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Western sanctions against Russia are driving the Kremlin toward closer economic, political, and potentially military alignment with China. The severity of the sanctions imposed by the United States and its allies apparently took Moscow by surprise. When giving a go-ahead to “Operation Crimea,” the Kremlin likely expected a Western response more akin to the tepid statements made during the 2008 Russia-Georgia war. The White House, for its part, hardly envisioned that Vladimir Putin would react so vigorously to another part of his “Russian world” drifting toward an association with the European Union. After all, neither Boris Yeltsin nor Putin himself had minded much the dramatic demise of the former Soviet sphere of influence in Eastern Europe and the Baltic states.
For Washington, the Crimea shock was both unexpected and strategically disruptive. The most important current U.S. foreign policy strategy–its “pivot to Asia”–addresses China, not Russia. It is China and that challenges American economic and financial hegemony. It is China that offers non-Western countries a civilizational alternative. It is China that can, in principle, undermine the Federal Reserve, should it decide to withdraw its 1.2 trillion dollar holdings. And it is China that benefits most from the deepening of cooperation among the BRICS countries, particularly if they start operating in currencies other than the U.S. dollar.
At the moment, a number of Chinese experts are visibly pleased that Washington has shifted focus, at least temporarily, to its old Cold War foe. However Chinese leaders will realize that sooner or later the “Russian threat” will be scaled down in the United States to its true proportion—as an unpleasant but manageable reality—while the rise of China will continue to cut at the root of the U.S. global dominance. Some Chinese scholars argue that Barack Obama and Hillary Clinton’s 2011 “pivot to Asia” targets China’s export-oriented economy, social harmony and the rule of the Communist Party. Should the U.S. order its Navy to block maritime “bottlenecks” such as the Malacca Straits, it could ruin the Chinese economy.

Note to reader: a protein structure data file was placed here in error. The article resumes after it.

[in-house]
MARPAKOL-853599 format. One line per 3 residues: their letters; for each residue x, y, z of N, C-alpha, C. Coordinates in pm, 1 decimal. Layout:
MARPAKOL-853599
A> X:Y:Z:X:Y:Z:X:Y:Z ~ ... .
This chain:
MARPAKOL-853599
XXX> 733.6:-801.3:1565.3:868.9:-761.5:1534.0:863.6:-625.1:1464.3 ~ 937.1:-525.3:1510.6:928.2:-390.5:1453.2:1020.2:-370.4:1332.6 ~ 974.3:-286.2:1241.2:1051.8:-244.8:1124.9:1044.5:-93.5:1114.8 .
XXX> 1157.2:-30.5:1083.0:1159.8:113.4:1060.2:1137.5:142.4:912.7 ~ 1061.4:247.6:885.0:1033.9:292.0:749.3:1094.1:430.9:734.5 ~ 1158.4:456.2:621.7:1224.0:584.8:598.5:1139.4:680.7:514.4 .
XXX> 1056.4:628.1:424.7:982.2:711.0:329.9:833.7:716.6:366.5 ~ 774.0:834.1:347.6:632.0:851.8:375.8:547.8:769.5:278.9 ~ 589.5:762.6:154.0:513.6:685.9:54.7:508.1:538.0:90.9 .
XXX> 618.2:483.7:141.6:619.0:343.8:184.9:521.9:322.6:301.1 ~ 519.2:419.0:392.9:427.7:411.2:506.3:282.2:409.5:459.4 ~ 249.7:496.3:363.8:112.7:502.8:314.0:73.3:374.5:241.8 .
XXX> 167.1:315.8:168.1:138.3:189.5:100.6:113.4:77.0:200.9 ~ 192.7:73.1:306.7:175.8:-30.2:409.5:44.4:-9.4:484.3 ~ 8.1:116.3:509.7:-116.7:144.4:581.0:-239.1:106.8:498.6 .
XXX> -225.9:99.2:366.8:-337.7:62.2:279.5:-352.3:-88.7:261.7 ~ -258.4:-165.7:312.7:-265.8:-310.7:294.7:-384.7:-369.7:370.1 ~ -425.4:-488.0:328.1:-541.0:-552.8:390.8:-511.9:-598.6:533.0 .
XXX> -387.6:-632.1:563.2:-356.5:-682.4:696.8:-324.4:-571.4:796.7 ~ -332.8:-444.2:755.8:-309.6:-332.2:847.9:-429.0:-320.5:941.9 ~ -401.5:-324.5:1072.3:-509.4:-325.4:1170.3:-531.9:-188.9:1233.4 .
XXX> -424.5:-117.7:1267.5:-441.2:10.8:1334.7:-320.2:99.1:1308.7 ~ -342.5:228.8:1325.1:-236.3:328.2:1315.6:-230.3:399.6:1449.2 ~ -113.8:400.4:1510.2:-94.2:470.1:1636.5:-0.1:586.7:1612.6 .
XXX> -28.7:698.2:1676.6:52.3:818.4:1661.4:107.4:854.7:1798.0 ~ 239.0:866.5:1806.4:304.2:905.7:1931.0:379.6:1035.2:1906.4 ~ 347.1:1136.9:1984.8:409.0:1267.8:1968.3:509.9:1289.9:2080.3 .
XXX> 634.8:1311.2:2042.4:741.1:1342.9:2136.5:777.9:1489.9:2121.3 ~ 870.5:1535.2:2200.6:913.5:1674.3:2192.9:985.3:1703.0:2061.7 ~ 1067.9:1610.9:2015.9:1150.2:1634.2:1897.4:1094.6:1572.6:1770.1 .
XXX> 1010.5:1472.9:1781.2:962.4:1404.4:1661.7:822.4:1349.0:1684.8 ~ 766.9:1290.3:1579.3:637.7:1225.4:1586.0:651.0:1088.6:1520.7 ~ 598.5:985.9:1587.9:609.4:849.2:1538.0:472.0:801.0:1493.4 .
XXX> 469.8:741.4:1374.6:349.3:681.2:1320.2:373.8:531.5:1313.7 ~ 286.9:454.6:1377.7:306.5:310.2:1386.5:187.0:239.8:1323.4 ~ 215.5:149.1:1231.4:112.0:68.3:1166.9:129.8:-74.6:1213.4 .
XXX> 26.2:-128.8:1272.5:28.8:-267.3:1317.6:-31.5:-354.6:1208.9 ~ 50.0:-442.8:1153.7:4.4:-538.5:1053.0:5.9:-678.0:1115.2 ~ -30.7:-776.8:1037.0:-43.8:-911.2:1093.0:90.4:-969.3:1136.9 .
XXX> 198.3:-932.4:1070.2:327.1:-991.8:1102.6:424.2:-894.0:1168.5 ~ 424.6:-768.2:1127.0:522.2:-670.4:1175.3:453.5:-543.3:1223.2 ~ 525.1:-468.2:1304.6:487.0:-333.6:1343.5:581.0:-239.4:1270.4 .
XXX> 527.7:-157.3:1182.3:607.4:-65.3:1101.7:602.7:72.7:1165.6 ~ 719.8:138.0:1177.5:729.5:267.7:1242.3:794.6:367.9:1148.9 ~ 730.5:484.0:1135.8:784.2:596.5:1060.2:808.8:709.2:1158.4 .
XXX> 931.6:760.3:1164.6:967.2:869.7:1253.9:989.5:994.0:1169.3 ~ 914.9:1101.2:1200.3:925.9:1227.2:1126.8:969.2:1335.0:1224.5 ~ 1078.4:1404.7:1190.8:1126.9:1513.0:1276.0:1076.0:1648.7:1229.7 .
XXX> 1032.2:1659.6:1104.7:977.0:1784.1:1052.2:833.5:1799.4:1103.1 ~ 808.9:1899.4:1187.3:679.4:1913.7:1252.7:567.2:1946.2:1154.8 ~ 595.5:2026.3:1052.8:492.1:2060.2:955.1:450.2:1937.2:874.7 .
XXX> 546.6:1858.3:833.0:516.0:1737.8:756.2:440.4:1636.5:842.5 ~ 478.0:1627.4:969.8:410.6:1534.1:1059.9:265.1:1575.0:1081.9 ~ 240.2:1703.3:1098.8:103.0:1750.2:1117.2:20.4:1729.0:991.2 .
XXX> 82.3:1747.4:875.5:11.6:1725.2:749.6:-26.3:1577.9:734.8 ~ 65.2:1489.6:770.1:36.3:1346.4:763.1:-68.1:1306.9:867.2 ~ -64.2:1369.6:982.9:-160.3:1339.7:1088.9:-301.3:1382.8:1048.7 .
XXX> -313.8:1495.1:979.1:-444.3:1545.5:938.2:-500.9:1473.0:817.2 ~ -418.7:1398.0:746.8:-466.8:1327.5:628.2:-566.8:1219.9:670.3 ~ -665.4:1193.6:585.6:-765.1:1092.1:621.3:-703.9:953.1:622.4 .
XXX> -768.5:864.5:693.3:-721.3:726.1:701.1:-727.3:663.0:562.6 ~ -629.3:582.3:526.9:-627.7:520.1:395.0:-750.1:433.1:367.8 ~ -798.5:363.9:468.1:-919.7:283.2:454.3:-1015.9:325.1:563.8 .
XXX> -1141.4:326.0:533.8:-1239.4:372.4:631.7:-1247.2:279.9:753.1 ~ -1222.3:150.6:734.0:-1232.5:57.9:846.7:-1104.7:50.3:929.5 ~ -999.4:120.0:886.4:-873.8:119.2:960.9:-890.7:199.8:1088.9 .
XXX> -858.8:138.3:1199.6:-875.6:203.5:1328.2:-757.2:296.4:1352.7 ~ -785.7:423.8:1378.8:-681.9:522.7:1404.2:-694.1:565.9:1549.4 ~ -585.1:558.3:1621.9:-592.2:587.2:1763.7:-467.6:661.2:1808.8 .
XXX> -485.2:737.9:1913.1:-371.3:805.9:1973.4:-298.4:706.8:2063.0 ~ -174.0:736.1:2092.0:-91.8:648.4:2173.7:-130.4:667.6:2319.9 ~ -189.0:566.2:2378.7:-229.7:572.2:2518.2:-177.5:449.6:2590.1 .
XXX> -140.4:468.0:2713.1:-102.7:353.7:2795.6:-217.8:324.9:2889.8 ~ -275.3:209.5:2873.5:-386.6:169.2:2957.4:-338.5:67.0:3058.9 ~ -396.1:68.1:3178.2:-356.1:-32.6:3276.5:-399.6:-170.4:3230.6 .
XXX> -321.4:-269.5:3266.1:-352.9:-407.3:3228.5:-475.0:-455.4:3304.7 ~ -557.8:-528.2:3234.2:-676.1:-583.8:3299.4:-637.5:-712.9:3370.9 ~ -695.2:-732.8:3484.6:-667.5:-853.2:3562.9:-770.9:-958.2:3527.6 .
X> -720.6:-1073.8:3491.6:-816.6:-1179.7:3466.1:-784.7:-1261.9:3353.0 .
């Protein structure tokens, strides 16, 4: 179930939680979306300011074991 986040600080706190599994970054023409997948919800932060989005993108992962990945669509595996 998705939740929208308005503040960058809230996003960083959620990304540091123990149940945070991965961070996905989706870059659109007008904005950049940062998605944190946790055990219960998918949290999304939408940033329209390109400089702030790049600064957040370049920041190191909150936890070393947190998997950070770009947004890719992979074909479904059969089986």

In June 2013, soon after coming to power, Chinese President Xi Jinping met with President Obama in California in an attempt to lay down the groundwork for strategic accommodation between the world’s two giants. Hedging his bets in September of the same year, Mr. Xi unveiled a strategy called “The Economic Zone of the Great Silk Road.” One month later, China followed this initiative with a companion strategy: “The Maritime Silk Road for the 21st Century.”
There is an obvious key difference between the two strategies. While “The Maritime Road” is vulnerable to the U.S. Navy, the land-based “Economic Zone” links China, Kazakhstan, and Russia over land. This route guarantees safe passage of Chinese exports to Europe, the Middle East, and Africa, and secures the flow of Central Asian and Russian energy and other supplies to China. Li Hui, the Chinese ambassador to Moscow likes to repeat, “China and Russia are together now like lips and teeth.” China will help Russia in overcoming Western economic sanctions and other forms of pressure. Russia will, in turn, bolster China so that it can stand firm against what Beijing sees as the threatening elements of the U.S. “pivot.”
Carnegie does not take institutional positions on public policy issues; the views represented herein are those of the author(s) and do not necessarily reflect the views of Carnegie, its staff, or its trustees.
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